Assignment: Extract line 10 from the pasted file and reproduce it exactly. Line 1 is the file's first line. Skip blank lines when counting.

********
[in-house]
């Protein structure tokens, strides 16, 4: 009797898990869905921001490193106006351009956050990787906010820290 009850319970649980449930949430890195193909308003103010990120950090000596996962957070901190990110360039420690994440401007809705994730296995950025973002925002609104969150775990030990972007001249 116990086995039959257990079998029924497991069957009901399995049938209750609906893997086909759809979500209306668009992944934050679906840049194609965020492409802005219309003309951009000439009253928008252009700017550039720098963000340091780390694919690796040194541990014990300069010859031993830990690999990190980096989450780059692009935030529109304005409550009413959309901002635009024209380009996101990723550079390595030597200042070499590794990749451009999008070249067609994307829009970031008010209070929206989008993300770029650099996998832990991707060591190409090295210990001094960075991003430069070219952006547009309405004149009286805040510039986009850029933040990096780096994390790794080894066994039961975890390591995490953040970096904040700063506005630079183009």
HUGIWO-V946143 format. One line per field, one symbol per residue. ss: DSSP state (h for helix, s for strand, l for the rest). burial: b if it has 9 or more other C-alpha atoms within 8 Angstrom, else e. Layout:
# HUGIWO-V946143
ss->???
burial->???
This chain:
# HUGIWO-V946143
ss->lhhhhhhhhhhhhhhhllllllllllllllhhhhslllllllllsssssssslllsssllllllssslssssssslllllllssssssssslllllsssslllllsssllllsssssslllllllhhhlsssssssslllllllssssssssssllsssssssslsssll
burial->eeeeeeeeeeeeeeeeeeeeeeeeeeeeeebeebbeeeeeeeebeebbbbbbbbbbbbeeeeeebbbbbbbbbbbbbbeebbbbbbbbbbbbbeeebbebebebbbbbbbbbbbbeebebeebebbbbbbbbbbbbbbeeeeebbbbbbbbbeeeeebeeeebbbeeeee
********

burial->eeeeeeeeeeeeeeeeeeeeeeeeeeeeeebeebbeeeeeeeebeebbbbbbbbbbbbeeeeeebbbbbbbbbbbbbbeebbbbbbbbbbbbbeeebbebebebbbbbbbbbbbbeebebeebebbbbbbbbbbbbbbeeeeebbbbbbbbbeeeeebeeeebbbeeeee